LOS ANGELES - Take a trip to the zoo and you can see gorillas are a lot like us. But a new DNA study says we’re even more similar than scientists thought.
From the evolutionary family tree, you would expect our DNA to be the most similar to chimps, our closest relatives.
The new work found that’s true for the most part, but it also found that a sizable portion of our genome is closer to a gorilla’s than to a chimp’s.
“The chimpanzee is often cited as ‘our closest living relative,’ and this is certainly true based on total genome sequence, but the gorilla is nearly as close a relative,’’ Owen Lovejoy of Kent State University, who was not part of the project, said in an e-mail.
That agrees with hints from some smaller previous genetic studies.
The latest work deciphered the entire genome of the gorilla, which Lovejoy called a substantial achievement.
It reveals “a closer connection between our genome and that of the gorilla than was previously appreciated,’’ Richard Gibbs and Jeffrey Rogers of the Baylor College of Medicine wrote in an editorial accompanying the work published in Thursday’s issue of the journal Nature.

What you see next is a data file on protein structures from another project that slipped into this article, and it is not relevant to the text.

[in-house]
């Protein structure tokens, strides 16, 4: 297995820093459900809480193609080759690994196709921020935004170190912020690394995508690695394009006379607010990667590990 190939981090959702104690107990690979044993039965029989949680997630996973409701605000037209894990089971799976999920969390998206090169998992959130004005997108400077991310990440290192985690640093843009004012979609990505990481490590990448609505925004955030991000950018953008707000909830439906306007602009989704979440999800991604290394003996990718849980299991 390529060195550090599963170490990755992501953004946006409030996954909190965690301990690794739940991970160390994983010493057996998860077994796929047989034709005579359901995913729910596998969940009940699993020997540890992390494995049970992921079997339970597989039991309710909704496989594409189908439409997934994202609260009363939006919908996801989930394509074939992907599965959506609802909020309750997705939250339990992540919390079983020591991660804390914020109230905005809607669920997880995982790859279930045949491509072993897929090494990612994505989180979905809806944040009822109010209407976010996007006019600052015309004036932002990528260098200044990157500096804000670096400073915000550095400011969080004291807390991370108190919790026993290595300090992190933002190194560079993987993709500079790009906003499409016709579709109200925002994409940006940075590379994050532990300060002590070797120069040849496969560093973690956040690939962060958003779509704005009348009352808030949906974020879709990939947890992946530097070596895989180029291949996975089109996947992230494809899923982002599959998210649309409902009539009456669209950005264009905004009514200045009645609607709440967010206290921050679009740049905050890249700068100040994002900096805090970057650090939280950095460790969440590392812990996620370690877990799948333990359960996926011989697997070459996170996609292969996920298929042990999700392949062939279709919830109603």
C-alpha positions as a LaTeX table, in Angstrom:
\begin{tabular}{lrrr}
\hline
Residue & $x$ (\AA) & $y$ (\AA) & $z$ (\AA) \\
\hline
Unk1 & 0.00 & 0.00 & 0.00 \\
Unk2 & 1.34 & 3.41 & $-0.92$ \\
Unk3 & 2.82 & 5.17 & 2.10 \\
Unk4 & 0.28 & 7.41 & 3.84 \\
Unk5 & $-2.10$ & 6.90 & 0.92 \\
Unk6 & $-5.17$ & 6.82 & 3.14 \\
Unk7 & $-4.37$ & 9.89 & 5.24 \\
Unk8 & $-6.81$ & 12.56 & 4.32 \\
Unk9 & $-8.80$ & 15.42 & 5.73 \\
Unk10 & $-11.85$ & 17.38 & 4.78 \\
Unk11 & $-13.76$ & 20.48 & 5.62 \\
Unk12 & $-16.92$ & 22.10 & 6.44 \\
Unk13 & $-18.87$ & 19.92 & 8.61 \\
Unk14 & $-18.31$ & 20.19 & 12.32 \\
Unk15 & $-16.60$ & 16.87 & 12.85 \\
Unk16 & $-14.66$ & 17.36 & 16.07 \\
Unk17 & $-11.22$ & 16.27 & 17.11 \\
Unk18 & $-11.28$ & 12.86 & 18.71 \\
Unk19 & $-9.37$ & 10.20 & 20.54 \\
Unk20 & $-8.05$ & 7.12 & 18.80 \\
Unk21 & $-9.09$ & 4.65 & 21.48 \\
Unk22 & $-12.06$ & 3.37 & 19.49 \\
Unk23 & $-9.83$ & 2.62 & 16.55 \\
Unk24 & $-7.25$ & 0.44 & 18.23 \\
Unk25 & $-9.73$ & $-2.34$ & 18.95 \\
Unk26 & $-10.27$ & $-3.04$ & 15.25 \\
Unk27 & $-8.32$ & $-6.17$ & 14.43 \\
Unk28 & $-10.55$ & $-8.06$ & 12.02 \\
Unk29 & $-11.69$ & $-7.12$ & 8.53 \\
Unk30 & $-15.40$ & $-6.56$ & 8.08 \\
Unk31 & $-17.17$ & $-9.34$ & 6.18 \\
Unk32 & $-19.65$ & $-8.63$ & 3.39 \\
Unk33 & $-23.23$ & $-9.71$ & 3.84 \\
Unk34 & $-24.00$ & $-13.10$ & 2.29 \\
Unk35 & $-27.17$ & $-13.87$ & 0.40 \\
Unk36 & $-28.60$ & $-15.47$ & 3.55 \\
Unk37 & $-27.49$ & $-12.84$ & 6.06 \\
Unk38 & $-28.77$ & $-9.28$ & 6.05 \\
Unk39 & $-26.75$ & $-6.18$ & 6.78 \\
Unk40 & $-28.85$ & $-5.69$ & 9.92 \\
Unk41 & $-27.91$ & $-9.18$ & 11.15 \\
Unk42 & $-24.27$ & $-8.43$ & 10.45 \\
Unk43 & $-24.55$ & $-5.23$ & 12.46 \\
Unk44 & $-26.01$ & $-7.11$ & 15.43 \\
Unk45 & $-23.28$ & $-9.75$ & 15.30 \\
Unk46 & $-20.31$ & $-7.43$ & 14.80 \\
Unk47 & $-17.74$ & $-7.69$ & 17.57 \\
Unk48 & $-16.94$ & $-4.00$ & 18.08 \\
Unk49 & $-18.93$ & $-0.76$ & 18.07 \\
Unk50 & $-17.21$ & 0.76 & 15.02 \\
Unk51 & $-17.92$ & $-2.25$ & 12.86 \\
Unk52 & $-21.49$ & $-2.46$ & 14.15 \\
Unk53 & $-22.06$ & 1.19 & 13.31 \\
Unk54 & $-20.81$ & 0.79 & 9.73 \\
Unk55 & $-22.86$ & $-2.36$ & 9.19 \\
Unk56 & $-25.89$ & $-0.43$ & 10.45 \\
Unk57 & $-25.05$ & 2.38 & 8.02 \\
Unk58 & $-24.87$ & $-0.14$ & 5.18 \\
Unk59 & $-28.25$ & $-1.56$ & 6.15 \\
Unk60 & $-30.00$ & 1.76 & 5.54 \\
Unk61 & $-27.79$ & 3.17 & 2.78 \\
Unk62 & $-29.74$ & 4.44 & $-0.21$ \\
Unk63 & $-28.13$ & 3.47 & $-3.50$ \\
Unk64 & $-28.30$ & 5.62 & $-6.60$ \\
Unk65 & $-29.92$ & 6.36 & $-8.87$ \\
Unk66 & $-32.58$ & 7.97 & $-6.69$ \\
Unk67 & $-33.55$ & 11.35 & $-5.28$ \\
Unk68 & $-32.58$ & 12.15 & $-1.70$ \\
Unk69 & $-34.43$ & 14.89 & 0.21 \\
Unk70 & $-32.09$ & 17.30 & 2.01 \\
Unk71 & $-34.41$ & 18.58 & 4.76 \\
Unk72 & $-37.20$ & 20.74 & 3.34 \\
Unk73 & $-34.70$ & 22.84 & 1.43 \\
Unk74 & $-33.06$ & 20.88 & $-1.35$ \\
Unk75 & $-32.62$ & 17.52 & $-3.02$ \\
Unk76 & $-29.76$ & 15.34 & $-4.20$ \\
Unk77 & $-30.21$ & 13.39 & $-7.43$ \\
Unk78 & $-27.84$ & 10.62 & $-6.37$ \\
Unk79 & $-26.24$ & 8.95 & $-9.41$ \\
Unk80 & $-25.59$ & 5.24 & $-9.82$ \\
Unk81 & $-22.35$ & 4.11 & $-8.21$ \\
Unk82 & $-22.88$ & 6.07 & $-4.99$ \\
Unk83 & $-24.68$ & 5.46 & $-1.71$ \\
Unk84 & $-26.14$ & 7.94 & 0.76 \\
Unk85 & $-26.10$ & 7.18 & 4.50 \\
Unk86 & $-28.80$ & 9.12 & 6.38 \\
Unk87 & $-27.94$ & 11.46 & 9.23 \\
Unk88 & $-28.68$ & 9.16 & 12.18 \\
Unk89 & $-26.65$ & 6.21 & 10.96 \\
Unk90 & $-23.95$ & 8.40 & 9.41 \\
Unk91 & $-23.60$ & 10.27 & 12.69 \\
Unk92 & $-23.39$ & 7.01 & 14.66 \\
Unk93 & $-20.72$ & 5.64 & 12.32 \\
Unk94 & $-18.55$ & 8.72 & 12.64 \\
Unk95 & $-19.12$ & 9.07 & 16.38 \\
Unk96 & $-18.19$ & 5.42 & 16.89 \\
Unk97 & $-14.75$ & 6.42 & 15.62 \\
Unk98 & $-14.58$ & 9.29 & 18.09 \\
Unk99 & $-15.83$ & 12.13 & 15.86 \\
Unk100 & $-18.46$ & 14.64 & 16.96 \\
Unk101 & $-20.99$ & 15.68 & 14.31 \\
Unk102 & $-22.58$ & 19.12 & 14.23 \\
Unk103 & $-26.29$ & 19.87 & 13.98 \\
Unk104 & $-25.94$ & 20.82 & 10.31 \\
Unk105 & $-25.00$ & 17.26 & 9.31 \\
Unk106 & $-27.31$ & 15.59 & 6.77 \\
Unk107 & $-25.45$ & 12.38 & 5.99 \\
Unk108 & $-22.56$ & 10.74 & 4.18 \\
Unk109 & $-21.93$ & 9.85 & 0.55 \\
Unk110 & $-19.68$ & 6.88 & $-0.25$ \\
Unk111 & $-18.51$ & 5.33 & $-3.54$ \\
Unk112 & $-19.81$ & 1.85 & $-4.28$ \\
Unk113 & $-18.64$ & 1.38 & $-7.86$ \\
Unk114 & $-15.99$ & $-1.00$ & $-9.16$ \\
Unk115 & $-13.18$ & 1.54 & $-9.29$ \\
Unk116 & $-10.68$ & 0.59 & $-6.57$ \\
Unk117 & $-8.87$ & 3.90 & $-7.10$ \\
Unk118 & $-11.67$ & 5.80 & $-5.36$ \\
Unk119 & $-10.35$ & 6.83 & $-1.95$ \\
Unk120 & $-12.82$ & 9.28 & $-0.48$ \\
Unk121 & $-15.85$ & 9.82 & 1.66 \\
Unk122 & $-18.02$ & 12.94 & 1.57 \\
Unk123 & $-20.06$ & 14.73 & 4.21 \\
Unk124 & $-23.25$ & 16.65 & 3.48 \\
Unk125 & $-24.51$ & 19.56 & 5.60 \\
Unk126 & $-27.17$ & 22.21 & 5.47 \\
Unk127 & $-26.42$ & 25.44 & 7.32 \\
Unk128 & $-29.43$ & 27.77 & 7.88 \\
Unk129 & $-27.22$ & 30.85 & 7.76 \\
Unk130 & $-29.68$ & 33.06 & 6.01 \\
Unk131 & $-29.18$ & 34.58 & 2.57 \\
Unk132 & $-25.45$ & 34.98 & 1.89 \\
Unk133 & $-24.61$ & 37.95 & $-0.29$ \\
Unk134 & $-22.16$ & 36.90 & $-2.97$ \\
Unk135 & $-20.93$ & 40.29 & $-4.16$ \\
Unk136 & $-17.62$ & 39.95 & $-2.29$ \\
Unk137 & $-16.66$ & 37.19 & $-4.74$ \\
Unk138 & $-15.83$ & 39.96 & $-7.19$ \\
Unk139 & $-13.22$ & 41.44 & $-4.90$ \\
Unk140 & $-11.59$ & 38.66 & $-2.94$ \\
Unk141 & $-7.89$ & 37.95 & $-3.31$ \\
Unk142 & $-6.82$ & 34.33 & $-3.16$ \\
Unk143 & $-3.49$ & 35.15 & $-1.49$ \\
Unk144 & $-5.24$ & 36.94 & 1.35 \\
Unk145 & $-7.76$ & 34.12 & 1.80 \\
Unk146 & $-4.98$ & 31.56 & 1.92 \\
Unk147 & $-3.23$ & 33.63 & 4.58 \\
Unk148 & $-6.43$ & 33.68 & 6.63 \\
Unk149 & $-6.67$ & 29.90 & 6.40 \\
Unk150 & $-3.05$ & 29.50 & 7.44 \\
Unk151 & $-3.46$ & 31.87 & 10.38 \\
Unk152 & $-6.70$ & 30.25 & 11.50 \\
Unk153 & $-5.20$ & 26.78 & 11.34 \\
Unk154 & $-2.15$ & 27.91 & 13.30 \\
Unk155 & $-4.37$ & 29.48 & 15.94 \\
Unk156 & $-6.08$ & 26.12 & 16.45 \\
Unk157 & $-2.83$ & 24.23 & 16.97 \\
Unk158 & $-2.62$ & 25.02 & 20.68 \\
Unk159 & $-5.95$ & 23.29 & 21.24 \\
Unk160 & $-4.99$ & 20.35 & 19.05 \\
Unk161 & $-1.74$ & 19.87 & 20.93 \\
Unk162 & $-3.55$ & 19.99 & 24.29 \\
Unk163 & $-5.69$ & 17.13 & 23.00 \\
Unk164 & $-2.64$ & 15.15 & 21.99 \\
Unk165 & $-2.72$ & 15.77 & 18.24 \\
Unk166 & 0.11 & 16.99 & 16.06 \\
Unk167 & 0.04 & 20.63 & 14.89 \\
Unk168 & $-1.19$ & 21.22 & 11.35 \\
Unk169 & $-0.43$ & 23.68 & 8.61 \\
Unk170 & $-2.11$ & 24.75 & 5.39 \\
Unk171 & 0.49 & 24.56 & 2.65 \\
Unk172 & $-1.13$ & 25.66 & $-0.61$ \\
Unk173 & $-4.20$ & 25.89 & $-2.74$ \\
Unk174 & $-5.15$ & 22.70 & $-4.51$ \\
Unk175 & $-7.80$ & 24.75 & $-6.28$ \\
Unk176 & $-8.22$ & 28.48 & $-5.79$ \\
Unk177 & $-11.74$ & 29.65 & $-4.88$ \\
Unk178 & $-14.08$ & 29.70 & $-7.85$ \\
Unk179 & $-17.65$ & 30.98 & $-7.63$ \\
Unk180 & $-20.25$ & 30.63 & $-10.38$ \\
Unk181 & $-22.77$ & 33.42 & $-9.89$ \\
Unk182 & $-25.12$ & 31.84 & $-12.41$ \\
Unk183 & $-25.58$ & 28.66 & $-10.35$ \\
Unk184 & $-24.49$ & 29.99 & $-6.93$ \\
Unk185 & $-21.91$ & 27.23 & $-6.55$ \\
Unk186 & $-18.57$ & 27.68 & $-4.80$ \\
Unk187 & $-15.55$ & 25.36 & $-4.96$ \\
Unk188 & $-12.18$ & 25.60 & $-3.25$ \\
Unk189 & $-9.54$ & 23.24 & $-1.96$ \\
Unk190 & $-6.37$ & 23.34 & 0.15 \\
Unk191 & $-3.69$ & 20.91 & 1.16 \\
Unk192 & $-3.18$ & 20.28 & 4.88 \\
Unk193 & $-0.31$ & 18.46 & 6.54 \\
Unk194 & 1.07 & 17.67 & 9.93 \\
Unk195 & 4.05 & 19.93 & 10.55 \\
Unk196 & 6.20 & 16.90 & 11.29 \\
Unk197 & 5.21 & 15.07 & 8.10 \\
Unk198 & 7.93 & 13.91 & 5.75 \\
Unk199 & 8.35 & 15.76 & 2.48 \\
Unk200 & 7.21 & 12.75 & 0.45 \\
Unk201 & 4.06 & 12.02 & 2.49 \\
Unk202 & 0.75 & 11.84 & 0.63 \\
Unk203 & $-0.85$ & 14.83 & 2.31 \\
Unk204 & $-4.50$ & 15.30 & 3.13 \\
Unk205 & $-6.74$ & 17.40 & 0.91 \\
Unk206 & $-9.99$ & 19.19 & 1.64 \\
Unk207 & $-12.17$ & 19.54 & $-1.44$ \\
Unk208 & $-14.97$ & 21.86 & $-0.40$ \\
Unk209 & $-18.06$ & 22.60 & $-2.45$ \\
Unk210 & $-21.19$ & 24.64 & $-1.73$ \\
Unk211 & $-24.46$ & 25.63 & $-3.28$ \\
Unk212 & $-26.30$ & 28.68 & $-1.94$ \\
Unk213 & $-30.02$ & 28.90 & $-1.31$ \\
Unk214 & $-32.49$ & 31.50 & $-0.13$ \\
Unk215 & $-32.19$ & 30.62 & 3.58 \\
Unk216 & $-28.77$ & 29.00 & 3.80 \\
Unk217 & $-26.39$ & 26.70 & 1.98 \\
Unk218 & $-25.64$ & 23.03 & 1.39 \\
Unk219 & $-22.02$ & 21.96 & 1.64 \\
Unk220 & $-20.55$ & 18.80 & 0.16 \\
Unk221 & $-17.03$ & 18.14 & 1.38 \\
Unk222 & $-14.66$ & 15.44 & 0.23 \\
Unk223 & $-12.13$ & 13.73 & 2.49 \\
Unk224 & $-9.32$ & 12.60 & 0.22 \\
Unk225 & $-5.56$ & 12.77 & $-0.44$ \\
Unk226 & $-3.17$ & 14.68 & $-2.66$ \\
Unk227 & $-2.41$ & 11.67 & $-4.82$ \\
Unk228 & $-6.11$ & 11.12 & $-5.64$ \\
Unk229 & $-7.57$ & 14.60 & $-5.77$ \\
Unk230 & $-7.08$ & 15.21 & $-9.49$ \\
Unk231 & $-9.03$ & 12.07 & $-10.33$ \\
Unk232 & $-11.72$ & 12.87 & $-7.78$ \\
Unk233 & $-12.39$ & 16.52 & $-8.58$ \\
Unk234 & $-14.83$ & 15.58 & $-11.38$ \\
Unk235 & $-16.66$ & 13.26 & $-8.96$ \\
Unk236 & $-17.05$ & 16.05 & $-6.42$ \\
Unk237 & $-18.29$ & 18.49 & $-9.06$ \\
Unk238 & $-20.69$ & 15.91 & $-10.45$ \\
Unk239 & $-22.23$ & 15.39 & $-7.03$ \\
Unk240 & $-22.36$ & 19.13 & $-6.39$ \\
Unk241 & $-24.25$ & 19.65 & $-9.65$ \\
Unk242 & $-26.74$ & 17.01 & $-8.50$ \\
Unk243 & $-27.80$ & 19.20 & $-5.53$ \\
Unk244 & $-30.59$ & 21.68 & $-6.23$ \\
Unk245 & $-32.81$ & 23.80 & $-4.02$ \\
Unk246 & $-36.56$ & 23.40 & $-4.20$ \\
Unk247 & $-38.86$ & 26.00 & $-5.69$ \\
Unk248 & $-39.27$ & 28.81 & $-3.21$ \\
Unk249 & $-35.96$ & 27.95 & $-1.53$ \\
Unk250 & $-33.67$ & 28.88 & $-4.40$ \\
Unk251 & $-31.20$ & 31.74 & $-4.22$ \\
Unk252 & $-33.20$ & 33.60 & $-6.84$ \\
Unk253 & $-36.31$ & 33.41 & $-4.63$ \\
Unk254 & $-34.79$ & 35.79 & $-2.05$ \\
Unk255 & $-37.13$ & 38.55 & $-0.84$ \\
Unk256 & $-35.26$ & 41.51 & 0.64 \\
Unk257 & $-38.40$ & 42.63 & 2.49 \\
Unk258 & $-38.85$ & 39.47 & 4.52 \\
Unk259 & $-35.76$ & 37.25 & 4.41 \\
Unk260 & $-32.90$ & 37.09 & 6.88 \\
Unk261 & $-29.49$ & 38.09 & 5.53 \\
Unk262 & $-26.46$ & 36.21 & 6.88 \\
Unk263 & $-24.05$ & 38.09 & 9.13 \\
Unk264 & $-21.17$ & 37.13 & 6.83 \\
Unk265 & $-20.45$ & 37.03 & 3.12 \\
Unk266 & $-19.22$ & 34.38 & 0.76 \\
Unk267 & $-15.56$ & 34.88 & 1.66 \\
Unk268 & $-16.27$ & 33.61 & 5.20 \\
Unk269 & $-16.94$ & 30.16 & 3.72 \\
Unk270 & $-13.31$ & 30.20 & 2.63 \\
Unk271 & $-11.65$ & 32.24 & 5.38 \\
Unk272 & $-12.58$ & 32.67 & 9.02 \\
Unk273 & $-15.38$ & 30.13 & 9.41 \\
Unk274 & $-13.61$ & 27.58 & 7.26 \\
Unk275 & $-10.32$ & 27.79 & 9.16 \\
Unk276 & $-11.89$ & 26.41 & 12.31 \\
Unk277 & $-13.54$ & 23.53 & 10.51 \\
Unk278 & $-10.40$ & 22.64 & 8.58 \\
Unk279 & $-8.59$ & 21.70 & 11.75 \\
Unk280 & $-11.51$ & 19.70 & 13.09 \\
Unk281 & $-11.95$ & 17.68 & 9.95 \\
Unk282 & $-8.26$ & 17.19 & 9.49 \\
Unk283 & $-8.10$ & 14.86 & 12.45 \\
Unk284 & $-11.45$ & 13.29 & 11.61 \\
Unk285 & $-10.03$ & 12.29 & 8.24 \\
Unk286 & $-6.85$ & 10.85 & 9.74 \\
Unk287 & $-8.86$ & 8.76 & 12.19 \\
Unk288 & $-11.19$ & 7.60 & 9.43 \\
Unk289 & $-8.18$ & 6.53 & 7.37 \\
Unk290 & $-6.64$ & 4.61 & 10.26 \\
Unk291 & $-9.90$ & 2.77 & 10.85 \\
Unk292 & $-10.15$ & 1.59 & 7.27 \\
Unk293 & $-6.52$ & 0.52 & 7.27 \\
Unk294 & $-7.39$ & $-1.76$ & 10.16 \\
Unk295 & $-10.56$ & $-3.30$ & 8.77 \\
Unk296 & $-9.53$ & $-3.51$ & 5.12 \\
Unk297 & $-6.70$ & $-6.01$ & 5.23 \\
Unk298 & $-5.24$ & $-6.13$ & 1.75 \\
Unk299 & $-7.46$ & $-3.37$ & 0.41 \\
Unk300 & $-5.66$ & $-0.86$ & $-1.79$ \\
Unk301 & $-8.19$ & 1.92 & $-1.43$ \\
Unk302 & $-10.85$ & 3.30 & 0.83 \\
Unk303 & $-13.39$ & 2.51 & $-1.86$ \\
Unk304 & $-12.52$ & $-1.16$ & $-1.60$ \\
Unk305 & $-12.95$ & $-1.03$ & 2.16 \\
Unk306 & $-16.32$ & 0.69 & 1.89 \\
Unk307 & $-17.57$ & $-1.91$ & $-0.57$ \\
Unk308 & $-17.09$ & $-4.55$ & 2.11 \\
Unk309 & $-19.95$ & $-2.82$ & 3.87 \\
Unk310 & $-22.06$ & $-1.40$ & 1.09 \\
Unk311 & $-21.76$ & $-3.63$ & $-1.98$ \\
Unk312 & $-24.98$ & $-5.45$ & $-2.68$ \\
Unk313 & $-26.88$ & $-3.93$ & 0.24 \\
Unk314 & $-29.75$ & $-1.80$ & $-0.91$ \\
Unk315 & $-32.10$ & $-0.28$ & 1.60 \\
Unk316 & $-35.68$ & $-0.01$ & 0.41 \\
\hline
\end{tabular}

With the new research, scientists now have complete genetic blueprints of the living great apes - humans, chimps, gorillas, and orangutans.
They can use the data to compare and gain fresh understanding of how humans evolved and developed key traits such as higher brain function and the ability to walk upright.
Humans and chimps evolved separately since splitting from a common ancestor about 6 million years ago.
The latest study was led by scientists at the Wellcome Trust Sanger Institute, a nonprofit British genome research center.